Untitled - Philip Caputo

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Untitled - Philip Caputo
r TrI-v
-
DilCrirnagfe to
I.a Vecchia Daere'
A novelist fnds renewal when he intoduces
his bride to 'the old country'-the tiny tov)n
in southern ltaly where his grandparents grew up
,B},
PHILIP CAPUTO
HE MEMORY HAS THE CHARM OF A
sepia-tone photograph: lt is the late
1940s, I am a boy of 8 or I, handing
a bundle of castof{ clothes to my rna_
"Ia
lecchia
baesl-lhe
old
country
is how
temal
grandmother, Enrichetta
Napolitano, ,rho boxes and wraps
they always r;Ierred to the homeland thevd
them in brown paper, upon which she
sfio.Bnl la aerhio
writes an unfaniliar name and
ad-
dress in a strange bnguage. When
I
ask her where she is sending the
sbirts, jeans and sneakers
I
have ei'
ther outgrown or outwom, she replies in her broken English,
'To
mY
re,atjv€s in the old country." Tlns
answer prompts another question: Why can't
her relatives buy clothes for theit children? Becaus€, my grandmother replies, lhe war-the
one durinc whch I d been bom-had made
them very poor.
This is mv eadiest recollection of leaming
that I had cousins jn the land of my grandpatents'birth and that their lives were less bless€d
thao my own. It is also my earliest remem'
brance of another, sharper distinction between
them and me. My grandmother had said "her"
rather than "our' relatives. I'll neler ktow if
her us€ of the singdar possessive was intentional, but it did give me, at a very young 3ge,
th€ impresson that I possessed a unique identitv: B6m, ble my parents, in the Ututed States,
English my native tongue, I was an Amedcan, a
a2
sprig on the family tree growing separate from
the foreign roots to which rny grandparents
rnE erlrnNcroN Posr McazlNE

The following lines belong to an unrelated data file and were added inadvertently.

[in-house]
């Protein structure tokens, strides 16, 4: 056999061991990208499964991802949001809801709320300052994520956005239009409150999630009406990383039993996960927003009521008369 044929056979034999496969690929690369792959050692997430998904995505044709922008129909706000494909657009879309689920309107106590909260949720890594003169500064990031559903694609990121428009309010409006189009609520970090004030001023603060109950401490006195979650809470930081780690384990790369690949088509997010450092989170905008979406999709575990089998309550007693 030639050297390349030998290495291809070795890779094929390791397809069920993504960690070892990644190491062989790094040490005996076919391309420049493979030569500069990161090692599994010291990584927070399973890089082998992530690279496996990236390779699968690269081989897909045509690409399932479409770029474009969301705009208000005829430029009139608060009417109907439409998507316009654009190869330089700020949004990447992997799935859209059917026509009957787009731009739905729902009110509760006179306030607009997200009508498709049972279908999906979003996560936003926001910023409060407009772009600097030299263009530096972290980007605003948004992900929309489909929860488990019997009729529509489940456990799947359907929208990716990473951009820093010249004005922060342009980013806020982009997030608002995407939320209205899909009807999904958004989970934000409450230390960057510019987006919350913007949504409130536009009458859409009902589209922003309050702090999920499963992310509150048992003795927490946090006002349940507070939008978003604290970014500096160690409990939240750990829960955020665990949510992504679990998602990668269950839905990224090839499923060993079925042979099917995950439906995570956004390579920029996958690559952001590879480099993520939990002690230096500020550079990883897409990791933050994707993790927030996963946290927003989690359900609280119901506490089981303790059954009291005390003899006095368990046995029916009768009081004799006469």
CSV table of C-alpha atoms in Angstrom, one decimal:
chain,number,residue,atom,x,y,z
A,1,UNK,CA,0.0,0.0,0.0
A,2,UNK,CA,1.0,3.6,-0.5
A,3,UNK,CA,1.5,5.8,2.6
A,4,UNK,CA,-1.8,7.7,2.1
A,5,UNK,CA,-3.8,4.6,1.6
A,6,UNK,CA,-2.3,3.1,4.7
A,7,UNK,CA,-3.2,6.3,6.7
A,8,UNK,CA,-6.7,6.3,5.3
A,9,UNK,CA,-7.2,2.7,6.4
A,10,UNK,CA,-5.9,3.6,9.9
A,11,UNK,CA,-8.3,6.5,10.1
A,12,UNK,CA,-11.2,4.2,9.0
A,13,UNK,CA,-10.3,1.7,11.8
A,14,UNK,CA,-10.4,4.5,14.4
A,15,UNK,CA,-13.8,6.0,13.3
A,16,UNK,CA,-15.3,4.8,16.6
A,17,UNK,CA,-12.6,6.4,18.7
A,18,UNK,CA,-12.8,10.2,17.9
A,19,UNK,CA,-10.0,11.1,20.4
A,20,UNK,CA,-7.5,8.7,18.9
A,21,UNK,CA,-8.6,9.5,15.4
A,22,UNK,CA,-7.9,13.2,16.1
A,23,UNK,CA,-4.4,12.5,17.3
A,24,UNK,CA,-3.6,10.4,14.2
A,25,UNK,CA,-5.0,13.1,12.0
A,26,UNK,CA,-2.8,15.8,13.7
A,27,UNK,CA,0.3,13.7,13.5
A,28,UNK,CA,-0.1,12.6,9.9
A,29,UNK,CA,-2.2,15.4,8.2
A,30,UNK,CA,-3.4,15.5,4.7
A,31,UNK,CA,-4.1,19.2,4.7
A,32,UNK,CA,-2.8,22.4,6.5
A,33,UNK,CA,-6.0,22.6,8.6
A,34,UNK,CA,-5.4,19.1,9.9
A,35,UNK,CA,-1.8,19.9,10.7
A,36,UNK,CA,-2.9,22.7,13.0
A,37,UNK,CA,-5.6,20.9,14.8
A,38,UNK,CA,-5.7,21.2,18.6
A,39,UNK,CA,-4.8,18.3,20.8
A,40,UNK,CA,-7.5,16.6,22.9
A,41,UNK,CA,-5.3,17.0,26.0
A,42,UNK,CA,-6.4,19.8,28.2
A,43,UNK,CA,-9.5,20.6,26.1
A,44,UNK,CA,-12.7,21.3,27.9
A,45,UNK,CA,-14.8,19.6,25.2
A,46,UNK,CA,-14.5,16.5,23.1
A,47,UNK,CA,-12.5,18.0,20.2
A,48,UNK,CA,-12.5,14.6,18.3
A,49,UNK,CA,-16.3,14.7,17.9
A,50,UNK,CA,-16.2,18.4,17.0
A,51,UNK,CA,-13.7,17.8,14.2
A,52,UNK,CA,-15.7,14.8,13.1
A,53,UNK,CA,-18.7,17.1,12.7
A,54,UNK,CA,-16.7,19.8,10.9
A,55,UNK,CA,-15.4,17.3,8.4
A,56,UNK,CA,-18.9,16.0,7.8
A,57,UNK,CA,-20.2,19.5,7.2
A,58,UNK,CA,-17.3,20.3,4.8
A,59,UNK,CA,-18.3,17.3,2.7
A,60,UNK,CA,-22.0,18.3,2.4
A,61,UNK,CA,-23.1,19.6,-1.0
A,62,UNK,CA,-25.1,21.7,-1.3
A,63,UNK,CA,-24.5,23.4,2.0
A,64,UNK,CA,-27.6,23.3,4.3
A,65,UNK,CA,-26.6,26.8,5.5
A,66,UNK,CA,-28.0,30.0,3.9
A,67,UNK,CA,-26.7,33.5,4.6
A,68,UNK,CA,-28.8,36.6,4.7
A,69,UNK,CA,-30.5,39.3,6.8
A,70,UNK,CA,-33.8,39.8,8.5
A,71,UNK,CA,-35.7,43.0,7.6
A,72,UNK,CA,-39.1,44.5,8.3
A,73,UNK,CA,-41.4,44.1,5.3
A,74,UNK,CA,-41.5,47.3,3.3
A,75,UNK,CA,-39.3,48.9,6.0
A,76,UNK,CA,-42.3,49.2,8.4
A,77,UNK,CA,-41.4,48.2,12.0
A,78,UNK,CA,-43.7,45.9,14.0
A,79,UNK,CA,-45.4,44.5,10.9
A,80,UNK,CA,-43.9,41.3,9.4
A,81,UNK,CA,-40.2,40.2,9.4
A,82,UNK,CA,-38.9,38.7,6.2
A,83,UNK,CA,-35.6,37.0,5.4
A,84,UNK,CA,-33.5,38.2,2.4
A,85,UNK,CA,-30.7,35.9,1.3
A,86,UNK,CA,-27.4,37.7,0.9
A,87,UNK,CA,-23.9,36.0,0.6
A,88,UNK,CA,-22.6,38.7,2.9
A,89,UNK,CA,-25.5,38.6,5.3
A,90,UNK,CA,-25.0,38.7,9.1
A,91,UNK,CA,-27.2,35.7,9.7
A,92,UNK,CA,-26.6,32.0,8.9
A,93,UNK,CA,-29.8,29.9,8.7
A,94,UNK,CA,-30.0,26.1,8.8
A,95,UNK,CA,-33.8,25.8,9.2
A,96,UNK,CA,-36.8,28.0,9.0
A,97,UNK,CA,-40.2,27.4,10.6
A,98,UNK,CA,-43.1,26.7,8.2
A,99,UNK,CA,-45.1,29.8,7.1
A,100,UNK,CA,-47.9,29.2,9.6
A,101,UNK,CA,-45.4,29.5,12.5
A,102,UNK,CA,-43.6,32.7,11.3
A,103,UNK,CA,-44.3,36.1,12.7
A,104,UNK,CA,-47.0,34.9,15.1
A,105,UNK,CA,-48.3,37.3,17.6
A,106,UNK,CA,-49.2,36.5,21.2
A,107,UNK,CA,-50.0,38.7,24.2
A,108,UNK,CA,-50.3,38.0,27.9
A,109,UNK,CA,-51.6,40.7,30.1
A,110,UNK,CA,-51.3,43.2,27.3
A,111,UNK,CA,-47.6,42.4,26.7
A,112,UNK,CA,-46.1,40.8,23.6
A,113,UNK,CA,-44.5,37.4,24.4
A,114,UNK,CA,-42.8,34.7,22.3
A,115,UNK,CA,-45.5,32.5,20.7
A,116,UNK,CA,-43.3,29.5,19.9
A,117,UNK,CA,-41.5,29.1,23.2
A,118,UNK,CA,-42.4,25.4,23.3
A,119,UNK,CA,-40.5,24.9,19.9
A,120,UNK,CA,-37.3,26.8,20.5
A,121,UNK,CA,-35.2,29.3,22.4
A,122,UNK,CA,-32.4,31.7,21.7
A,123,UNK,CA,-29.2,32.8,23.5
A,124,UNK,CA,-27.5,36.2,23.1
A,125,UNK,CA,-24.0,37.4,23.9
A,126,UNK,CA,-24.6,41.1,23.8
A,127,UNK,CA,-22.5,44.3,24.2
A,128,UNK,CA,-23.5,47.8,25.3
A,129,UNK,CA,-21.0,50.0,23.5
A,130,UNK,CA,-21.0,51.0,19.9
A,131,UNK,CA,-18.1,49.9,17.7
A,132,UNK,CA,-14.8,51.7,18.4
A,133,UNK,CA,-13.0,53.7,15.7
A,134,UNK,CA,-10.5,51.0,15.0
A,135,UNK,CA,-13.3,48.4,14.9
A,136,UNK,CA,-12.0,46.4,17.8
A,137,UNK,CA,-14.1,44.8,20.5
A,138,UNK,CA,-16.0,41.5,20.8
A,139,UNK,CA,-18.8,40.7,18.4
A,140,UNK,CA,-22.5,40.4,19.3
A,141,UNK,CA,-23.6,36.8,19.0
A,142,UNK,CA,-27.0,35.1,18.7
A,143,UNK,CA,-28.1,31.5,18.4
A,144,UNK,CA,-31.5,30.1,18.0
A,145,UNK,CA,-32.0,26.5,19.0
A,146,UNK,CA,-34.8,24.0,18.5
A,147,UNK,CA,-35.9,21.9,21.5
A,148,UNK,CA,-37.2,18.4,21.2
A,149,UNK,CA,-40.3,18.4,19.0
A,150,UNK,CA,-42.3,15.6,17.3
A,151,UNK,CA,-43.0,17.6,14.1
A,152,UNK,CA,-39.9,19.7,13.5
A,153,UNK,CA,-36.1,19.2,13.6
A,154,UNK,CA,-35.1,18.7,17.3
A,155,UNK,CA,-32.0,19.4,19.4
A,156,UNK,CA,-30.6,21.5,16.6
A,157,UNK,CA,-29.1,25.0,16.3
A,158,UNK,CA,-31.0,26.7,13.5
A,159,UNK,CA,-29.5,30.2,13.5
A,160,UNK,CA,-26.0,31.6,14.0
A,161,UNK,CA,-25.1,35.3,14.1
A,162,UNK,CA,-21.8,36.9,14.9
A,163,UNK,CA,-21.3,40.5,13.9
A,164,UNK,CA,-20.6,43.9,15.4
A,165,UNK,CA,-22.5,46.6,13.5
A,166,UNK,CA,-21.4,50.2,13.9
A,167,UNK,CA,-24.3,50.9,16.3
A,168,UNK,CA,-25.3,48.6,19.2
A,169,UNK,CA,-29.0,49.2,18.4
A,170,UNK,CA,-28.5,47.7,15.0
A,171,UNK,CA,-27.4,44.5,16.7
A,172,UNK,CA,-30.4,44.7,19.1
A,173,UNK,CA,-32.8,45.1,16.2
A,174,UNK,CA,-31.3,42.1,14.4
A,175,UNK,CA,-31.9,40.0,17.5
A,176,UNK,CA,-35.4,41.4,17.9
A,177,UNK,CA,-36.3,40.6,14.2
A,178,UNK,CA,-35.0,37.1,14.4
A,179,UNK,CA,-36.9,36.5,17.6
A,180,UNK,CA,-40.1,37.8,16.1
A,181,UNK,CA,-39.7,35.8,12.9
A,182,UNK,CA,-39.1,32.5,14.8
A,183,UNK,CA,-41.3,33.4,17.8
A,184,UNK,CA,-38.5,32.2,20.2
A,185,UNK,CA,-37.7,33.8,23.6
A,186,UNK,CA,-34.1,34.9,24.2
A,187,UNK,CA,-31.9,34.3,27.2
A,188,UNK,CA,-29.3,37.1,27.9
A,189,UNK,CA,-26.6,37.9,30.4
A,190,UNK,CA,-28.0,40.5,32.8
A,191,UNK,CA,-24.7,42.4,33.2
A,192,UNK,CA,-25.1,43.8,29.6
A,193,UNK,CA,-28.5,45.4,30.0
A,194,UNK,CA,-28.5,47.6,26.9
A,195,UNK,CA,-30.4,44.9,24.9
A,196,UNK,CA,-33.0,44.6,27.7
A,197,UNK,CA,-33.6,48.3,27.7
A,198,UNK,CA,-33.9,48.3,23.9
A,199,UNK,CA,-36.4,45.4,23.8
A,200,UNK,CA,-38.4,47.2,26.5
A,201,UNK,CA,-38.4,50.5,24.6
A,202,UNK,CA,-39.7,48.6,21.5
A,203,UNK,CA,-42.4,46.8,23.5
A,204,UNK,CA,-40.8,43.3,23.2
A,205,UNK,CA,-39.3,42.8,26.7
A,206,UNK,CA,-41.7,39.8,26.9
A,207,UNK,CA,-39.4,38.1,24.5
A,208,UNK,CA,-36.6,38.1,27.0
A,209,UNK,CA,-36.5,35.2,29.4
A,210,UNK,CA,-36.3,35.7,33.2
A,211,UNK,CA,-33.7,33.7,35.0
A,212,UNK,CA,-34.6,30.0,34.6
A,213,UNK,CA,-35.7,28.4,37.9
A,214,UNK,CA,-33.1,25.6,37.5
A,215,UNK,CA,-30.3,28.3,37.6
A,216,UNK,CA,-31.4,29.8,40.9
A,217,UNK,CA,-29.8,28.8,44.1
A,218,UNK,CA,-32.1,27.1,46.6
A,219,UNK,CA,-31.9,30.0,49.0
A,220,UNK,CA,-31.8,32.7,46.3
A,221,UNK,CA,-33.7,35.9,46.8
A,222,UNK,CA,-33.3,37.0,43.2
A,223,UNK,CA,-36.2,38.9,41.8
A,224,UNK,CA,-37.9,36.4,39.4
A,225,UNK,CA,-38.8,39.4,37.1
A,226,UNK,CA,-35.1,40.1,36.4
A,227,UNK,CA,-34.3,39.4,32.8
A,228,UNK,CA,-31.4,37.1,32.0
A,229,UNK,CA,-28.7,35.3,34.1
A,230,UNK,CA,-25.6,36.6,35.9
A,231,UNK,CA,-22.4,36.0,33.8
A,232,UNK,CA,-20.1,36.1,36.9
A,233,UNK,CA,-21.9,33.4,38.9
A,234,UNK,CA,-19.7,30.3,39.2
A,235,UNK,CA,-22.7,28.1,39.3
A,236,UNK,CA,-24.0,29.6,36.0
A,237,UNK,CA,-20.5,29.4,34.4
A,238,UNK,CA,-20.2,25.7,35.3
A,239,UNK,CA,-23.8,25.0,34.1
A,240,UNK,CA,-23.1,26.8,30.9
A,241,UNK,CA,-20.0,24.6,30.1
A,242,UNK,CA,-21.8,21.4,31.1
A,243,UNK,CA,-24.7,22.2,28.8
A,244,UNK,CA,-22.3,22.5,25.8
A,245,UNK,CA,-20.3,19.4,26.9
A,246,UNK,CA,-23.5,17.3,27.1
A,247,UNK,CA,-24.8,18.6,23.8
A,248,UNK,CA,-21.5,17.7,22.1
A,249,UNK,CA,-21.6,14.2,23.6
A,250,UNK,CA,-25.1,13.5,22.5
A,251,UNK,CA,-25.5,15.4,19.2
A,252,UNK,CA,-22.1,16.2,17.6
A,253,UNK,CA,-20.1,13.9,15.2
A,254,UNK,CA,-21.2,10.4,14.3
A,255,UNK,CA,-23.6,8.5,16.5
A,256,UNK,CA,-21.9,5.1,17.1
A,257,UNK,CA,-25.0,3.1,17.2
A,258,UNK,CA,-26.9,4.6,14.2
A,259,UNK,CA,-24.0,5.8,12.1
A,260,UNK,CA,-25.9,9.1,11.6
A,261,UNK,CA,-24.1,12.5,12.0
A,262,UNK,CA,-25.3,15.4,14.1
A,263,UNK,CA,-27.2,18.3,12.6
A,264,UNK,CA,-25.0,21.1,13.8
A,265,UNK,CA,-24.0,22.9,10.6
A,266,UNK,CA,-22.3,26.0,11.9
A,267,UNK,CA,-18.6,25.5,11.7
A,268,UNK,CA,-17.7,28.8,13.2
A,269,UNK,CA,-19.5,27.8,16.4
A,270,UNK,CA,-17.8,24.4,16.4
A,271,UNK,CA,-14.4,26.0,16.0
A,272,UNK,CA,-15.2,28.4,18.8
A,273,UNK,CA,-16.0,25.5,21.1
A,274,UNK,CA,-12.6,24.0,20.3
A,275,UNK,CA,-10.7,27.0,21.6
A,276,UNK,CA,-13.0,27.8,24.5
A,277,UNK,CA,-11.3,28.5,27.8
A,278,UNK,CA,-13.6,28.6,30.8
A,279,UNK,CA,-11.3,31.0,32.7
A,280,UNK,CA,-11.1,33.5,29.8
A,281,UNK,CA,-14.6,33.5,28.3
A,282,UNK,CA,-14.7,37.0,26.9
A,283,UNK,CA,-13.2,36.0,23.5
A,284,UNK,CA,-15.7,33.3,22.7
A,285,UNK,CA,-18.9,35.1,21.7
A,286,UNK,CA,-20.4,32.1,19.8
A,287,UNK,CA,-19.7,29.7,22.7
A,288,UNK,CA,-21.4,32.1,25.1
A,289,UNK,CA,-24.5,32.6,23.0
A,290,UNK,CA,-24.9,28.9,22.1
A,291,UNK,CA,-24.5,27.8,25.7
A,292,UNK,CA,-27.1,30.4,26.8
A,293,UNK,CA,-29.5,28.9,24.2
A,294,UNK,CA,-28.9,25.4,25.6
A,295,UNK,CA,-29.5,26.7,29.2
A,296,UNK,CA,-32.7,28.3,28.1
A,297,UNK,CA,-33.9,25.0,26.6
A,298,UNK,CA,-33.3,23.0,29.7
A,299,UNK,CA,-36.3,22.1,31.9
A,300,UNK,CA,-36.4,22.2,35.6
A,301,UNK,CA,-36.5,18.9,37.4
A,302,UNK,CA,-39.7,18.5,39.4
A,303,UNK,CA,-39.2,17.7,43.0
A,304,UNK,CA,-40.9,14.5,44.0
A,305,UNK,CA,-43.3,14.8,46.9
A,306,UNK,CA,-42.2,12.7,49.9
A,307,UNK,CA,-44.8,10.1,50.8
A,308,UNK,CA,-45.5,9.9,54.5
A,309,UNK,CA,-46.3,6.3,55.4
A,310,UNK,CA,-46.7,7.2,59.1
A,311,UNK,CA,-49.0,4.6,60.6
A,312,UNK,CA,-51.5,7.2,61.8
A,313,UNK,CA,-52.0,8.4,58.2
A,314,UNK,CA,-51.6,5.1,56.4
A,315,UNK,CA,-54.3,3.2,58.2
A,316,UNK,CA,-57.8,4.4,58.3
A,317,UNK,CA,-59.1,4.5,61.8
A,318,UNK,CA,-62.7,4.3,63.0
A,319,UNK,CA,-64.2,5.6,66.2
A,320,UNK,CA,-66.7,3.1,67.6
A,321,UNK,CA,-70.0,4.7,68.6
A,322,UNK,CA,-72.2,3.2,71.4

lprr
lh
nd for the New Wodd on an imnruqrant
ba?"te, tn the wav my grandphrase,
dd not mean th€ naDarints used the
iion of ltaly: Ila|ans of ther generatron seldom
thought in nationalistic terns. one's d€.$e, in
rhe most exDansive s€ns€ of the term, meant
one s reqon or province; more commonly lt
meant one's village and its ifiunediate environs
My famrly's ,urs, vas a hily region west ol
Cos€nz, the caprtalof the province of Calabria
whrh {orms the rugged to€ of the ltalian pen-
,nq,l2r knt Thev came from three villaqes,
San Fili, Rende and Parantoro, which todav lie
within a 15- or 2o-minute alrive of one another'
Caputos, Marches€s, Mrcets. Napoltanos Bla'
sis-thev emrqrated b€tween 1884 and 1912
and eventually settled in Chicago. Smoky, cold,
stinking of stockyard blood, it was a place ut_
terly alien from the wleyards and olive goves
they'd left behind. Yet I never
heard them sp€ak nostalgically
or even
aJfectionately
of the
old courtry, the way some other immigrants did. On the contlary, was made to under_
I
swld lhat l4 !^ehia ,o?se was
a place of incurable poverty rrrhere you had no chance to do or
b€ anything other than what your father had done and been, and
his father before him.
The old country \r'as the place where my old clothes were
s€nt.
Despite this unattractive portrait, I grew more and more
curious about that far, nysterious land as I grew older. I had
b€come cons.ious of the shalov,ness of my American roots,
which at the time reached back less than a century; my ancestral roots in Calabria, on the other hand, plunged do$n to the
title;it conlirmed tb€
bond of blood that stretched across 5,000
miles of ocean and land, linking me to a generational chain too
long to measure. Th€ warmth and hospitality I was shown made
my visit more than a reunion; it became a rite of cultural and
ethnic repatnation, a tusing of my divided heritages.
When I left, I 'rasn't sure il I would ever s€e mv lralian re-
Iitnns again. but rhis past sunmer, alter an ab;n,e ol t4
years. I retum€d to the old country.
TIMf, IN A MAN'S LIFE. I WAS A
young rnan in my early thirties when I made my first trip to
It ly, nnddle-aged when I made the second. I had watched my
two sons. the younger of whom had b€€n bom in Rome, grow
into adoles.erEe, had changed careers from joumalisrn !o fiction
vritirg and aloog the way had gone through the break-up of two
FOURTEEN Yf,AJIS IS A LONG
mamages.
Malrinofl,,i provid€d the occasion for my second visit I was
on a hon€lnoo.r with my third wife, Leslie. A pitgrimage to Id
Fz* uzs to U a high point on our itinerary. I wanted to
'Echin
s€€
it ag:m, aJId mv lt"lian relatives. Besides that, I wanted to
absorb th€ old country's atmosphere of permanence. Arnerica is
a country dlat i: foreter demolishing and rebuildjng itsef, and if
this cor$tant reini€ntion provides novelty and excitenent, it